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Peripheral Artery Disease
WHAT YOU NEED TO KNOW:
Peripheral artery disease (PAD) is narrow, weak, or blocked arteries. It may affect any arteries outside of your heart and brain. PAD is usually the result of a buildup of fat and cholesterol, also called plaque, along your artery walls. Inflammation, a blood clot, or abnormal cell growth could also block your arteries. PAD prevents normal blood flow to your legs and arms. You are at risk of an amputation if poor blood flow keeps wounds from healing or causes gangrene (tissue death). Without treatment, PAD can also cause a heart attack or stroke.
Call your local emergency number (911 in the US) if:
- You have any of the following signs of a heart attack:
- Squeezing, pressure, or pain in your chest
- You may also have any of the following:
- Discomfort or pain in your back, neck, jaw, stomach, or arm
- Shortness of breath
- Nausea or vomiting
- Lightheadedness or a sudden cold sweat
- You have any of the following signs of a stroke:
- Numbness or drooping on one side of your face
- Weakness in an arm or leg
- Confusion or difficulty speaking
- Dizziness, a severe headache, or vision loss
Seek care immediately if:
- You have sores or wounds that will not heal.
- You notice black or discolored skin on your arm or leg.
- Your skin is cool to the touch.
Call your doctor if:
- You have leg pain when you walk 1/8 mile (200 meters) or less, even with treatment.
- Your legs are red, dry, or pale, even with treatment.
- You have questions or concerns about your condition or care.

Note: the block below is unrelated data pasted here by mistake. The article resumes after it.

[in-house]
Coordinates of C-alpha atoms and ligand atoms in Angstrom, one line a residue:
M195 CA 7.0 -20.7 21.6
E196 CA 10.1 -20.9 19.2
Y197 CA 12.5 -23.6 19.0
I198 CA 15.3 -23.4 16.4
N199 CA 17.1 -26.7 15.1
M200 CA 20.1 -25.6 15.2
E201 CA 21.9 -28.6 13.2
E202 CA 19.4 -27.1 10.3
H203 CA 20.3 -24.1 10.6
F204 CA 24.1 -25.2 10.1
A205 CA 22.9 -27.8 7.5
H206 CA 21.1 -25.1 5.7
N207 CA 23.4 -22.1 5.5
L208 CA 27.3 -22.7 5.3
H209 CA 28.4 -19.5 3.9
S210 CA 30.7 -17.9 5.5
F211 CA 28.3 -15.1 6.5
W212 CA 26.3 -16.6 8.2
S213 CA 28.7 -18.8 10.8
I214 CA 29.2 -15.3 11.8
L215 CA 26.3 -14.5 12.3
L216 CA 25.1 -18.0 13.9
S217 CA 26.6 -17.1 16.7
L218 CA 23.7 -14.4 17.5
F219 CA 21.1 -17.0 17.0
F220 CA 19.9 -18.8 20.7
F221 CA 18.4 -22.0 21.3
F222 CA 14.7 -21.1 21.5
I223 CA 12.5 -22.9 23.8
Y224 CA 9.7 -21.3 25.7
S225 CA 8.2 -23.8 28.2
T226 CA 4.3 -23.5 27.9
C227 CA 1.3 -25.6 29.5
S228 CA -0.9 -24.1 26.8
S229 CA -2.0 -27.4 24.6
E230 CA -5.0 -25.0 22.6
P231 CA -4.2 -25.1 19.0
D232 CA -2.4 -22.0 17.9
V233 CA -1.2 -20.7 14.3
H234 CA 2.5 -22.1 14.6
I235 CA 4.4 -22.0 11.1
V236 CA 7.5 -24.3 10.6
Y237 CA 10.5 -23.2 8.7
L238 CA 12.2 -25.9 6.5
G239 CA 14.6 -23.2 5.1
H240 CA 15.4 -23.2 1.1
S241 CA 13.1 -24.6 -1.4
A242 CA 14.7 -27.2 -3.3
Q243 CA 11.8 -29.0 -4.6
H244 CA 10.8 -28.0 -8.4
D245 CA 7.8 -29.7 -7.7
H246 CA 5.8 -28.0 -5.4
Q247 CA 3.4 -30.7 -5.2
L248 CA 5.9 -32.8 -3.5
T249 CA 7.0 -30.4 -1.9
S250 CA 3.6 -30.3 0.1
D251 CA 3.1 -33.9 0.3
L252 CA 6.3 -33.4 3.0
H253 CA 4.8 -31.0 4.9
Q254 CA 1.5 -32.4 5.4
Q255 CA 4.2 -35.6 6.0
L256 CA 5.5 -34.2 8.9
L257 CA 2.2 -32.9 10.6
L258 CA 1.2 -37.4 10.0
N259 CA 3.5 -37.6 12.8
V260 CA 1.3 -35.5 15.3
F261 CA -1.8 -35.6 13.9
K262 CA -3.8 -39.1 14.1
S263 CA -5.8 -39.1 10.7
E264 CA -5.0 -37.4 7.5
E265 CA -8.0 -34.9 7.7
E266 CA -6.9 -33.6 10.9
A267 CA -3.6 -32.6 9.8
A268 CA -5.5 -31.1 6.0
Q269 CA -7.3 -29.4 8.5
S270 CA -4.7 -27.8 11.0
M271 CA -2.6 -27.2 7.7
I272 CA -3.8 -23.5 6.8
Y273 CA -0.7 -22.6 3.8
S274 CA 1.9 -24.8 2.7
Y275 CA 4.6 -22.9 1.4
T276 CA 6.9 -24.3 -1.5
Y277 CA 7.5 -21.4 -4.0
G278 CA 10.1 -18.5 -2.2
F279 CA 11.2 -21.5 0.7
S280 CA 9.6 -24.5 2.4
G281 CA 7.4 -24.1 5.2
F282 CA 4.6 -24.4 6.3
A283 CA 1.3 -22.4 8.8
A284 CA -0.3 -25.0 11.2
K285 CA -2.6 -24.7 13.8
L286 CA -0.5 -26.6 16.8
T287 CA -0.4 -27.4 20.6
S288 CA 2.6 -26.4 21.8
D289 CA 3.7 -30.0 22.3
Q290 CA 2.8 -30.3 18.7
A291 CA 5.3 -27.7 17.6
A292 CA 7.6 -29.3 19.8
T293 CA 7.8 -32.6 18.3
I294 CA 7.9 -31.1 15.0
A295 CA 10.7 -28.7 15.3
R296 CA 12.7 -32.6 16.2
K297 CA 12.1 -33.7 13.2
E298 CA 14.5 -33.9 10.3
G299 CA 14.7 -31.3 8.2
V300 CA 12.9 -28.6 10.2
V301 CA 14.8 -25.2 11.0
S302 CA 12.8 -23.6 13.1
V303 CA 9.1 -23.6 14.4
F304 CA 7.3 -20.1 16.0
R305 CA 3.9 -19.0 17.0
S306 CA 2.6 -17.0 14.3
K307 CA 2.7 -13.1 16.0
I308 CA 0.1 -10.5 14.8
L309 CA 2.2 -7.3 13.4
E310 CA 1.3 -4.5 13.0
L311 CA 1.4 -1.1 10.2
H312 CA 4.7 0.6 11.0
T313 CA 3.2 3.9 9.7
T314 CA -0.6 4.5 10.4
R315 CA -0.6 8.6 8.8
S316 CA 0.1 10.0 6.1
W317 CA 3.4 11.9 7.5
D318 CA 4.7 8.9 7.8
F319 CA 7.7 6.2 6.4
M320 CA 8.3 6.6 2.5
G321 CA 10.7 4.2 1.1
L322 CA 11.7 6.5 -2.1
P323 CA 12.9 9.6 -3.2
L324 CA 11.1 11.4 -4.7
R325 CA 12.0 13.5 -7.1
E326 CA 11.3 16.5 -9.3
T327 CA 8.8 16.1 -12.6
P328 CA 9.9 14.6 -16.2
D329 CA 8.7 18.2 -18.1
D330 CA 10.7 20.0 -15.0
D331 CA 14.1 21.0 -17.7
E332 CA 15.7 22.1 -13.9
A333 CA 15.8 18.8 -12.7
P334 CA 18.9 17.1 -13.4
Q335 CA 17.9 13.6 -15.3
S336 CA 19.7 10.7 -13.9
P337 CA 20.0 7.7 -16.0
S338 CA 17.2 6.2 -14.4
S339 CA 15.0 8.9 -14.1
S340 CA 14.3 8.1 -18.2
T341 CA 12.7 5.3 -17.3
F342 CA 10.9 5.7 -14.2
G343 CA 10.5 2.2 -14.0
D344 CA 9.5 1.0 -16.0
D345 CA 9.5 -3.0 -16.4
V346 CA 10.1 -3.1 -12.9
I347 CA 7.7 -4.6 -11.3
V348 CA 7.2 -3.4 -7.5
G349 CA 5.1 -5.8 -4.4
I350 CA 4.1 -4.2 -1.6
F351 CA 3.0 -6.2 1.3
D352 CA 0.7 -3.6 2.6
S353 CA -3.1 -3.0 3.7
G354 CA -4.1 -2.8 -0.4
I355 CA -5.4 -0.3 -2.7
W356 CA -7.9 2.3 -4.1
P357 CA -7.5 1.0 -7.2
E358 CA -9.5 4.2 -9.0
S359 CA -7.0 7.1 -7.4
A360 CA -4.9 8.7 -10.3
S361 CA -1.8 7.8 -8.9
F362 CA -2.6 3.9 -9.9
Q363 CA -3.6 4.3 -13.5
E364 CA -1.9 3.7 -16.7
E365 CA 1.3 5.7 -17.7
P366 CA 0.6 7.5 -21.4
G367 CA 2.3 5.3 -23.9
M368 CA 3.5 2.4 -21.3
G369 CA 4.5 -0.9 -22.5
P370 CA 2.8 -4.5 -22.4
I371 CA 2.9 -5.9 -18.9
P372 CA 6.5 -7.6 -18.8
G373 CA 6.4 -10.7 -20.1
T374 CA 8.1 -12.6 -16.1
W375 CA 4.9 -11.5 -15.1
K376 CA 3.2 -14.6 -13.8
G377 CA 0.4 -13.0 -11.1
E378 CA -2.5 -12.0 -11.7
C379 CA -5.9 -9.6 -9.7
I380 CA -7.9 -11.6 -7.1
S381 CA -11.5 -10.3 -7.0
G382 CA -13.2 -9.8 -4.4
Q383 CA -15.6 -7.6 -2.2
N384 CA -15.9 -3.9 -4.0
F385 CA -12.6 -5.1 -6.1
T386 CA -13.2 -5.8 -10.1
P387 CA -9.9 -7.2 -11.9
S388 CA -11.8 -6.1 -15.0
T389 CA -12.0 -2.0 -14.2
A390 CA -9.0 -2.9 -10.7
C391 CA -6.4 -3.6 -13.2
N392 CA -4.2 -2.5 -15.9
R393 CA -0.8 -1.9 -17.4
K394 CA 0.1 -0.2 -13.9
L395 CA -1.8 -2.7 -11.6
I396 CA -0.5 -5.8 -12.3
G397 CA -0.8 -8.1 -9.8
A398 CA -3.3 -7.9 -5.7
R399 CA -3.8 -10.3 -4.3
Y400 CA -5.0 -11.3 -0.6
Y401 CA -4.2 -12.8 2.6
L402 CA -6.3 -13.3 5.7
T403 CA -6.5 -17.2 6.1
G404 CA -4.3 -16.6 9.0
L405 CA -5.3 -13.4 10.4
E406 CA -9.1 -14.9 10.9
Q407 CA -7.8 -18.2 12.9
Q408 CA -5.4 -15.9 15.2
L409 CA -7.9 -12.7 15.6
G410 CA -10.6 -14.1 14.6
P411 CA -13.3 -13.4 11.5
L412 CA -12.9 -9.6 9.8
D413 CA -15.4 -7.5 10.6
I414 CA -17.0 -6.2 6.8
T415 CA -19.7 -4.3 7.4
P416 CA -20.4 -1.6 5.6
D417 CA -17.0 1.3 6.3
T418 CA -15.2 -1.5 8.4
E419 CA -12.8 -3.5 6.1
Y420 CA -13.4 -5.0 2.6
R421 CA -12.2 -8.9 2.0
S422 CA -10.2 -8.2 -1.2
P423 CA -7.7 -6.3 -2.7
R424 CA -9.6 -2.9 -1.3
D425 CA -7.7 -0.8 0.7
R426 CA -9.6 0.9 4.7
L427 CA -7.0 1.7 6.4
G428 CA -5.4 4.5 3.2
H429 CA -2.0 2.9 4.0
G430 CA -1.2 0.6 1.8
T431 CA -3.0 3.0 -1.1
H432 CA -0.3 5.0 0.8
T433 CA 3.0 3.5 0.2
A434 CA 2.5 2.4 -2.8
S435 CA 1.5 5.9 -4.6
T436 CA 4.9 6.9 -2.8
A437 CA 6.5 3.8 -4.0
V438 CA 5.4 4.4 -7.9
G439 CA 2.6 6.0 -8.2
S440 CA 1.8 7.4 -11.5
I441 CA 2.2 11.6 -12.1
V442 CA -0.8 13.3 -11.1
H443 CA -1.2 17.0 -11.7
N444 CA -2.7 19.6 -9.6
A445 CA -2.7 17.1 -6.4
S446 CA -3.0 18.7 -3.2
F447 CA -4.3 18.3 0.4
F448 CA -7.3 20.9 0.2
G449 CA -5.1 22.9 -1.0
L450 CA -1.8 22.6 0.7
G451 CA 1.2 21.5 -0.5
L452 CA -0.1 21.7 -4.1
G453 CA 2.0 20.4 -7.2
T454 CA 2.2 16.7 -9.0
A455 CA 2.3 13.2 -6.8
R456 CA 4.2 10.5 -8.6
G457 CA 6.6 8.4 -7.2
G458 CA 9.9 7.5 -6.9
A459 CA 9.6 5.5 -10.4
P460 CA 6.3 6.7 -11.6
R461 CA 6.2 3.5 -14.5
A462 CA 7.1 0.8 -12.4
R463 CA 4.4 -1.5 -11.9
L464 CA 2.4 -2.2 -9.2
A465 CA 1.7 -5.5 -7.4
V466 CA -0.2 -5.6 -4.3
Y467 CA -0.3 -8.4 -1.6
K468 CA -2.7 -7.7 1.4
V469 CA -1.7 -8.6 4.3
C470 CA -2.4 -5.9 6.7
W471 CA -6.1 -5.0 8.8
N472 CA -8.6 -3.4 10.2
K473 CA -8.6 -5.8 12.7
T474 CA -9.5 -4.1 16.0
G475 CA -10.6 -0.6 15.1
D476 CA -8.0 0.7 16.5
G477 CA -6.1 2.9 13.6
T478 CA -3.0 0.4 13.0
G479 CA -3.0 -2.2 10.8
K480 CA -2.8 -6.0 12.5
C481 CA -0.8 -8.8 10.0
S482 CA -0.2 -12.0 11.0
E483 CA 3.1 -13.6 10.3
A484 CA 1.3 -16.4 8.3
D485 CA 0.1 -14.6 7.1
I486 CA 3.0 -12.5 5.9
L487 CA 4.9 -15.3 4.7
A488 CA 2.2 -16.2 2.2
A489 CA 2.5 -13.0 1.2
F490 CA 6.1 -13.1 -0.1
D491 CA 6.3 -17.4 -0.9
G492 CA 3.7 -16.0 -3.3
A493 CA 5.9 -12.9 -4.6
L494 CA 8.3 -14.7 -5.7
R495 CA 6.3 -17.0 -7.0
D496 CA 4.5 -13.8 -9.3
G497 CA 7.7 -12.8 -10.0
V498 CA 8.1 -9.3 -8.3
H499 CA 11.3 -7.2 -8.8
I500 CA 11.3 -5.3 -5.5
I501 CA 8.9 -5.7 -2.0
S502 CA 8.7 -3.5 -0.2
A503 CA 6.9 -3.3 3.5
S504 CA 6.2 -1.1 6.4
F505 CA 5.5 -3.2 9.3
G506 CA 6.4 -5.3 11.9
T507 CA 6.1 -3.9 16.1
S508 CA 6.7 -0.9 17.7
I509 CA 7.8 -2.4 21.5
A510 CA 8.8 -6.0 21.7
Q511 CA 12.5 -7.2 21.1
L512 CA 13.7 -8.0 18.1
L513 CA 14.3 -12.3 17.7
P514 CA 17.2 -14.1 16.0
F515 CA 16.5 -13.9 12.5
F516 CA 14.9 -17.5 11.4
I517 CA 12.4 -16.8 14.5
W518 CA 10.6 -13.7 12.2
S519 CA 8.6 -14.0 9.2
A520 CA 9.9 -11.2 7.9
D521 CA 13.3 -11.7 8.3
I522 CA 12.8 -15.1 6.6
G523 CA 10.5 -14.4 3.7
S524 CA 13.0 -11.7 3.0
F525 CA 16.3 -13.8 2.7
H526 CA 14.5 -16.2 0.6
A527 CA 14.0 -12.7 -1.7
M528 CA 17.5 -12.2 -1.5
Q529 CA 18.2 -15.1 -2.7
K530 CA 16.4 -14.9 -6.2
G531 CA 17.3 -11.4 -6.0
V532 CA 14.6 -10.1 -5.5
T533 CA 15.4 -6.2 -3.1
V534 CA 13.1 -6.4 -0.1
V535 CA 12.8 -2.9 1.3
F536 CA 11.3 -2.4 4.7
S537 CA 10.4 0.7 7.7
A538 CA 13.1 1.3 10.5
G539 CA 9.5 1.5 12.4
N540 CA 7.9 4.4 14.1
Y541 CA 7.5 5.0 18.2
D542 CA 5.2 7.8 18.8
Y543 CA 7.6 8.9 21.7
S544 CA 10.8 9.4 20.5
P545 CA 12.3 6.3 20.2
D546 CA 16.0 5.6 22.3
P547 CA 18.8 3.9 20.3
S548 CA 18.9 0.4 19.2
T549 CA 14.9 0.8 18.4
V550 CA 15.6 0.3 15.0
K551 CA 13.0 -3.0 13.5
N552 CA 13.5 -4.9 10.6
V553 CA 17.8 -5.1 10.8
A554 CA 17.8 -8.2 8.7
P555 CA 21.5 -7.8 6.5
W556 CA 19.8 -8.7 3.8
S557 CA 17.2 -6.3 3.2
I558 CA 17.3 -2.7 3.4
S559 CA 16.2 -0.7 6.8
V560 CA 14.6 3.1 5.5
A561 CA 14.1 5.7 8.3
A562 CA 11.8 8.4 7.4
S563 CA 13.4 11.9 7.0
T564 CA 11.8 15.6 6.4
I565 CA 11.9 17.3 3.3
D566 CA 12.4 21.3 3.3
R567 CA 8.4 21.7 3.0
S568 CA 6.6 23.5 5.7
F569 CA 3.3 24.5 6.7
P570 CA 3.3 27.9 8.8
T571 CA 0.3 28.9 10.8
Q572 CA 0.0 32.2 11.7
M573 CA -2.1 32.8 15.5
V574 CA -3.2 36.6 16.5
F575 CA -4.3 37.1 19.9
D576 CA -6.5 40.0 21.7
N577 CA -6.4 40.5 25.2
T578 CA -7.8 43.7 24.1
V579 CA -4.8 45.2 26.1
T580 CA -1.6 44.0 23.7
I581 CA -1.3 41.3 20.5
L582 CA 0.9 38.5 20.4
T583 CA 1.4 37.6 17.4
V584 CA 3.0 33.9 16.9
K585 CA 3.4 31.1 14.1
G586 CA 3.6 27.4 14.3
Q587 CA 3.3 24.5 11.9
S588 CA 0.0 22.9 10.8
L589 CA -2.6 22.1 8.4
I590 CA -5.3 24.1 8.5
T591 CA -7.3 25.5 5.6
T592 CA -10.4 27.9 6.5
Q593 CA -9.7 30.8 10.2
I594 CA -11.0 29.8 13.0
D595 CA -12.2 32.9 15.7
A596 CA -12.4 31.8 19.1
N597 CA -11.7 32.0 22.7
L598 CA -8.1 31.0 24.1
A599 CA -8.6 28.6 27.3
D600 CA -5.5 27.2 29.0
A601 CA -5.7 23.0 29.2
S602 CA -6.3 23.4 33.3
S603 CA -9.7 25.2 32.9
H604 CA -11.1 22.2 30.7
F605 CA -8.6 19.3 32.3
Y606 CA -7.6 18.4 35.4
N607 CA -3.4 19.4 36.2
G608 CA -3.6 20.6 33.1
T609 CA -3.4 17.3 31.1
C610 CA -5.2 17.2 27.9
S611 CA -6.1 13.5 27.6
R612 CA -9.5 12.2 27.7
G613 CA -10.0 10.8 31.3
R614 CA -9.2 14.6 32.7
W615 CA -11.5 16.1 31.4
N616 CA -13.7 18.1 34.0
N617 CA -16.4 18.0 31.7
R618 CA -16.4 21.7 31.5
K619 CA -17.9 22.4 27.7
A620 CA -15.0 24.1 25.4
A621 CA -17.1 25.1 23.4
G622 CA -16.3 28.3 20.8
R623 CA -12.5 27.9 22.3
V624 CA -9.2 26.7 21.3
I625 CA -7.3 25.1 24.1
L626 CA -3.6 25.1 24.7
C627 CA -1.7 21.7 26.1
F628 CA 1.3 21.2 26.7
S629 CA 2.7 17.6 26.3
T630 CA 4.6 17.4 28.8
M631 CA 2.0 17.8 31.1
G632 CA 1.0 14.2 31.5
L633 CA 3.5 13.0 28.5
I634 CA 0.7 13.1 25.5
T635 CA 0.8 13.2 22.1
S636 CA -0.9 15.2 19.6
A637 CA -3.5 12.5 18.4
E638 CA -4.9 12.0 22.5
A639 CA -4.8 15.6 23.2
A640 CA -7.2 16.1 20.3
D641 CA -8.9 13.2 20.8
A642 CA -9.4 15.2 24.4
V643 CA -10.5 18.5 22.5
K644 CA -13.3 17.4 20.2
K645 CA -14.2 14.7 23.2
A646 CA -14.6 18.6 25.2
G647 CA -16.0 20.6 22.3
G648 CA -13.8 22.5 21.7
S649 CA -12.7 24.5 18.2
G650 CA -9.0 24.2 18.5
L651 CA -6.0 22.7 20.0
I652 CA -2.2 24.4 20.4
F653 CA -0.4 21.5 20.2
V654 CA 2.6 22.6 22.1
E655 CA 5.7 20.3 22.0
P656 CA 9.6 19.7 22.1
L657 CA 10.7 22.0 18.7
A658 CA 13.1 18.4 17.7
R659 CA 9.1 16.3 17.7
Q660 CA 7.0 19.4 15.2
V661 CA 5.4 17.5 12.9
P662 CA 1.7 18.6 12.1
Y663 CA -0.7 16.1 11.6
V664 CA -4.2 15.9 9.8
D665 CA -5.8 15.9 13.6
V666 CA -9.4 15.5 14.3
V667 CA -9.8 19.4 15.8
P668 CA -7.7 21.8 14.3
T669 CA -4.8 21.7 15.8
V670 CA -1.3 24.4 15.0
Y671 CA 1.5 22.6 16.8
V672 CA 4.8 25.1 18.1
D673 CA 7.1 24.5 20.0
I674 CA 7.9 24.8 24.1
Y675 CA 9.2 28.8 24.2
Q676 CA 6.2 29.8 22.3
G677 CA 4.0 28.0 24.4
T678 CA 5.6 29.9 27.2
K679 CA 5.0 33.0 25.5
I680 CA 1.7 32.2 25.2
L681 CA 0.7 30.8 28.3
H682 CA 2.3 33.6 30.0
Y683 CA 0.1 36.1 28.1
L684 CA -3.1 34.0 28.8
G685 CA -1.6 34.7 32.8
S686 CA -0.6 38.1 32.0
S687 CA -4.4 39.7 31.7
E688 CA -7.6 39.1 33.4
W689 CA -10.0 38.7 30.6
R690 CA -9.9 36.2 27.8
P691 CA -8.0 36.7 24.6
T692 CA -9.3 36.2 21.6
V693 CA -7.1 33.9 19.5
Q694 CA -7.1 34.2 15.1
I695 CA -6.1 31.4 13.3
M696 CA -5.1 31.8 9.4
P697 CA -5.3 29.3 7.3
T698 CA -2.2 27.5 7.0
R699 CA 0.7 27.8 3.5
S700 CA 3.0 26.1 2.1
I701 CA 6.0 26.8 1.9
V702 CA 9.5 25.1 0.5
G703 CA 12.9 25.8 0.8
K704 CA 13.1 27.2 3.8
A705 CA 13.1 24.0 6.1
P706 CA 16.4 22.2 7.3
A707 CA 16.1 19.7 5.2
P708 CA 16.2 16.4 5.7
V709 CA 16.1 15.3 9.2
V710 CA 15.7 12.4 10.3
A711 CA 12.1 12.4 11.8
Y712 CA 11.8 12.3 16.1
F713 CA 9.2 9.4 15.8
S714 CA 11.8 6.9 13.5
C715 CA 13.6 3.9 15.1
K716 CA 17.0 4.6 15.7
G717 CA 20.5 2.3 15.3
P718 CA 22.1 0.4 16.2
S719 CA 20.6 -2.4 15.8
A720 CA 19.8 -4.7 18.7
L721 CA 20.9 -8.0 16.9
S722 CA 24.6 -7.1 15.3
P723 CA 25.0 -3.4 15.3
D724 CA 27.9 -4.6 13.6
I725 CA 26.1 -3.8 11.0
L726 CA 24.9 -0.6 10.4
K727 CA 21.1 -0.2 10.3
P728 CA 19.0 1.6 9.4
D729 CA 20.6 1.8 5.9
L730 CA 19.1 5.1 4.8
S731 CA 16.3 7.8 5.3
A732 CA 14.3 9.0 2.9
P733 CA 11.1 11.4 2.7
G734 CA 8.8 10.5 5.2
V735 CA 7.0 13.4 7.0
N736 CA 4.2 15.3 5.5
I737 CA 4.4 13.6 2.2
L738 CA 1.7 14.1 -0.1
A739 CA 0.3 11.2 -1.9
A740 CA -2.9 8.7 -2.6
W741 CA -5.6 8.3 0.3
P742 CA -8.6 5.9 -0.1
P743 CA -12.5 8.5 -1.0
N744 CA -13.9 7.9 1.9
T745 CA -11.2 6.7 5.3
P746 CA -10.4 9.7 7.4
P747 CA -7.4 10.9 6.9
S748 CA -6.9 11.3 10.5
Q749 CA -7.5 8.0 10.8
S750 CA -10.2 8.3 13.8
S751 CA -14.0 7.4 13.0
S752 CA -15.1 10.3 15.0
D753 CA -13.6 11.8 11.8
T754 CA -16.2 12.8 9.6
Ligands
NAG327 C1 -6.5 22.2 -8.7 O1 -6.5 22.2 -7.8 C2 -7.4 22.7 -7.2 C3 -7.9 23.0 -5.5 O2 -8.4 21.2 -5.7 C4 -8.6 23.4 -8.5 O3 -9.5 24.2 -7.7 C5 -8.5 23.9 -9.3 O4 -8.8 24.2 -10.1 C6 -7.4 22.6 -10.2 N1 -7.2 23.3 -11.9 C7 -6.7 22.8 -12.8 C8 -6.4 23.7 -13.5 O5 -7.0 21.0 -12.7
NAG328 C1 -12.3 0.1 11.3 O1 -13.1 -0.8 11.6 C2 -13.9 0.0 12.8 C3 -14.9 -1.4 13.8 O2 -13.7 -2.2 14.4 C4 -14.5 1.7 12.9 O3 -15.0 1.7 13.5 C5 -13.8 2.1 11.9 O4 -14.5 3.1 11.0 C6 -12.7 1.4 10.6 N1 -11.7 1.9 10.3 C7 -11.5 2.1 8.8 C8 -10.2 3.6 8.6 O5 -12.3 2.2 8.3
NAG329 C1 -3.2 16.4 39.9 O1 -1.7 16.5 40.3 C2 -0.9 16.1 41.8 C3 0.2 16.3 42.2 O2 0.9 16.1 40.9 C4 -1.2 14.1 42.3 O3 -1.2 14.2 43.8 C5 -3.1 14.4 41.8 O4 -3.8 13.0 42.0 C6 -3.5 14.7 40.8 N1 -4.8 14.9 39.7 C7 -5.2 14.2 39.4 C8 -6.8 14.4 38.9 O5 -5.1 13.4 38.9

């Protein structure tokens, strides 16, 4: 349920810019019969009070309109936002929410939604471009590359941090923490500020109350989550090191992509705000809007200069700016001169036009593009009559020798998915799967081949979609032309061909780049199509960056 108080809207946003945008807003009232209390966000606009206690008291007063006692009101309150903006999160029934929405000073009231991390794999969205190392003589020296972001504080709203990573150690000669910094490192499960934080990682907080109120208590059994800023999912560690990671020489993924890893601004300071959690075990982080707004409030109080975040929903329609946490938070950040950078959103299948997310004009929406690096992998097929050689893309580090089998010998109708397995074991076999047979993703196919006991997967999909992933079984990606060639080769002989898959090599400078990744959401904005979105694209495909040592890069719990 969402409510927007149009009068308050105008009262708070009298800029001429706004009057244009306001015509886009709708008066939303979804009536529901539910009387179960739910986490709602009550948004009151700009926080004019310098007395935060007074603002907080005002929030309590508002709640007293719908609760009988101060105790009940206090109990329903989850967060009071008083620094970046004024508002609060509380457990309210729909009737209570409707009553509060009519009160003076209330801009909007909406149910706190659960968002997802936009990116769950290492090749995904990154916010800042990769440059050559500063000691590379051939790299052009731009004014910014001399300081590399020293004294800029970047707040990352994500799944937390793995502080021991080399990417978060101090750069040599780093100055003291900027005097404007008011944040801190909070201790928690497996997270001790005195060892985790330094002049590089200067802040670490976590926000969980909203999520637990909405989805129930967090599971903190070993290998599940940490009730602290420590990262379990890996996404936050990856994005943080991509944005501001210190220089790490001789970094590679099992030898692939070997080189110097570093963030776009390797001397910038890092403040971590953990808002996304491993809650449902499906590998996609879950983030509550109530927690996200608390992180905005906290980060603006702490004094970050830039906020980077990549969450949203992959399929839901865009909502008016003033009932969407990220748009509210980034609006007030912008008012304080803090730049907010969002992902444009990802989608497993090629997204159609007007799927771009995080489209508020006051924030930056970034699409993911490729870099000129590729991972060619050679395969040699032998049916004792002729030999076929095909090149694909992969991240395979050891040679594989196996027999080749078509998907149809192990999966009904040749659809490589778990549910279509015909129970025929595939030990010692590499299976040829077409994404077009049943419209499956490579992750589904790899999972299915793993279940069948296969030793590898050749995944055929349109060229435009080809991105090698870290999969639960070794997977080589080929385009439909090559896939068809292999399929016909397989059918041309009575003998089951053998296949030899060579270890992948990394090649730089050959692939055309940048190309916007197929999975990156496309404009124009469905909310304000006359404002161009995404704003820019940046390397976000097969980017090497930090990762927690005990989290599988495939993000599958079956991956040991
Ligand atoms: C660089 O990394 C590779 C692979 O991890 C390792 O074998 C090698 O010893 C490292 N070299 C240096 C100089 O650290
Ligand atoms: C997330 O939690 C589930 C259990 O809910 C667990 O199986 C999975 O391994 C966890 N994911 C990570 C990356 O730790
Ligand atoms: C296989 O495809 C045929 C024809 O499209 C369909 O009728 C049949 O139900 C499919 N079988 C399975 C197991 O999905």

- Walk for 30 to 60 minutes at least 4 times a week. Your healthcare provider may also refer you to a supervised exercise program. The program helps increase how far you can walk without pain. It also helps you stay active in normal daily activities.
- Do not smoke. Nicotine and other chemicals in cigarettes and cigars can worsen PAD. They can also increase your risk for a heart attack or stroke. Ask your healthcare provider for information if you currently smoke and need help to quit. E-cigarettes or smokeless tobacco still contain nicotine. Talk to your healthcare provider before you use these products.
- Manage other health conditions. Take your medicines as directed and follow your healthcare provider's instructions if you have high blood pressure or high cholesterol. Perform foot care and check your blood sugar levels as directed if you have diabetes.
- Eat heart-healthy foods. Eat whole grains, fruits, and vegetables every day. Limit salt and high-fat foods. Ask your healthcare provider for more information on a heart healthy diet. Ask what a healthy weight is for you. Your healthcare provider can help you create a healthy weight-loss plan, if needed.
You may need any of the following:
- Antiplatelets , such as aspirin, help prevent blood clots. Take your antiplatelet medicine exactly as directed. These medicines make it more likely for you to bleed or bruise. If you are told to take aspirin, do not take acetaminophen or ibuprofen instead.
- Statin medicine helps lower your cholesterol and prevents PAD from getting worse.
- Take your medicine as directed. Contact your healthcare provider if you think your medicine is not helping or if you have side effects. Tell him or her if you are allergic to any medicine. Keep a list of the medicines, vitamins, and herbs you take. Include the amounts, and when and why you take them. Bring the list or the pill bottles to follow-up visits. Carry your medicine list with you in case of an emergency.
Follow up with your doctor as directed:
Write down your questions so you remember to ask them during your visits.
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The above information is an educational aid only. It is not intended as medical advice for individual conditions or treatments. Talk to your doctor, nurse or pharmacist before following any medical regimen to see if it is safe and effective for you.
Learn more about Peripheral Artery Disease (Discharge Care)
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- Cardiovascular Conditions and Disorders
- Peripheral Arterial Disease
- Renal Artery Atherosclerosis
- Thromboangiitis Obliterans
- Thrombotic/Thromboembolic Disorder
IBM Watson Micromedex
Symptoms and treatments
Medicine.com Guides (External)
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